- Dislike: I wish there were more options than just the red, green, blue, basic or extreme processes. I got bored with this app kind of quickly because of the limited options.
KYLE GREEN | Using Samsung Galaxy S3
App: PuddingCamera (iOS and Android)
- Why I chose this app: For the many different lens options.
- App description: Pudding Camera uses different lens types instead of filters. You shoot with different lenses. Dual lens, quad lens, fisheye and panorama are just some that you can choose and give the user unique looking photos that will not look like many other camera apps.
- Like: Loved all of the lens choices. Dedicated under/over exposure dial easily accessible with a touch.
- Dislike: App crashed several times, causing me to force-quit the program and restart. User is not able to apply effects to photos after they are taken. Interface is sparse and not very intuitive.
App: Camera360 Ultimate (iOS and Android)
- Why I chose this app: I have been using it since my previous phone and have been impressed with it.
- App description: Camera360 Ultimate has many different effects including HDR, Tilt Shift, Lomo, Colorful and more. Controls are intuitive and mimic Android's native camera app. I would easily consider this a replacement for the native Android camera app.
- Like: This program is fast. There was no lag starting up the app and it never crashed. Keeps pictures in a dedicated Camera360 folder sorted by date. Gives user option to upload photos to the cloud. Easy to share photos to social networking sites. Easy to apply filters to pictures after you have already shot.
- Dislike: Not much to dislike here. Free, tons of filters and easy-to-use interface make Camera360 Ultimate a winner.
STEPHANIE KLEIN-DAVIS | Using LG Spectrum-4G
- Why I chose this app: It had a Toycam and Instant, which simulated the old plastic cameras or vintage cameras that give a retro or old-fashioned look to photos. And a few other fun options.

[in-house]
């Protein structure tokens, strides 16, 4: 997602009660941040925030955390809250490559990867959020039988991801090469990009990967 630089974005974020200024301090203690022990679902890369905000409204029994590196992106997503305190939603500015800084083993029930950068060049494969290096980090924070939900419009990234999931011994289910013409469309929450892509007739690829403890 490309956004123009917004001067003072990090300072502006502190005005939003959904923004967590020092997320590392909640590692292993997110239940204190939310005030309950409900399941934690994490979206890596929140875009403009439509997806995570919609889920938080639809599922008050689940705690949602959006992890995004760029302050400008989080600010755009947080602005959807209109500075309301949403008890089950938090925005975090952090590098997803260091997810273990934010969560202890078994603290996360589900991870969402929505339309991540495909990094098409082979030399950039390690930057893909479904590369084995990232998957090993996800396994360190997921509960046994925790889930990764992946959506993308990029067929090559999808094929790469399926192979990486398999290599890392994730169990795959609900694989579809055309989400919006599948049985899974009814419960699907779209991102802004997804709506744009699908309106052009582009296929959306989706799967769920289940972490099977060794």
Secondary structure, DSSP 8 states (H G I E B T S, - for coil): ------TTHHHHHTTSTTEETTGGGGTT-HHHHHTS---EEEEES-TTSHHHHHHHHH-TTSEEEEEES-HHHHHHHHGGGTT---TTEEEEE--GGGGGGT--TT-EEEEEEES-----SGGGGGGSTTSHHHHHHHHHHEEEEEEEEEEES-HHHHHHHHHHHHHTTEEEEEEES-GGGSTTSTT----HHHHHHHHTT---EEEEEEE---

- App description: The app allowed me to make photographs look funky. I love that. It also includes a Fisheye option, Symmetric, Poster (solarized, Warhol-style filter) and a Normal mode. You can share directly from the app, and it stores the photos in its own album. You can also use the filters on photos from your gallery.
- Like: I liked the simplicity of the app and the creativity it promotes. Also, if you share a photo with social media, FXCamera donates a penny per photo to Japan Water Forum, which is dedicated to providing the world with clean, safe water.
- Dislike: I couldn't figure out how to save the files as large as I wanted. They were downloading rather small.
App: One Man With A Camera (Android only)
- Why I chose this app: For the many choices of cameras that resembled old-fashioned and toy cameras.
- Cost: Free, but you can purchase other cameras with options.
- App description: This application, which allows you to take photos with the various cameras, is very cool. The free version includes Lomo, Polaroid, Film and these filters: Dreams, Rusty, B&W, Old, Vintage, Sepia, Paper, Push and Cross (cross-processed look).
- Like: I loved it. I love old cameras, and this simulated them very well.
- Dislike: The cameras and the filters are together on the menu choices, so it's hard to use a lomo and then apply one of the filters. It's all called processing, so it's a bit confusing. The camera modes are actually filters.
JOEL HAWKSLEY | Using iPhone 4S
App: Photosynth (iOS only)
- Why I chose this app: I wanted a way to capture panoramic images in a dynamic fashion.
- App description: Photosynth, by Microsoft, is a tool for making interactive panoramic images. It guides the user through the steps of taking 30 to 50 images for a 360-degree view. The app stitches the set together, blending the seams between each image. The app also records the orientation of each image, making the final panorama interactive while maintaining proper perspective.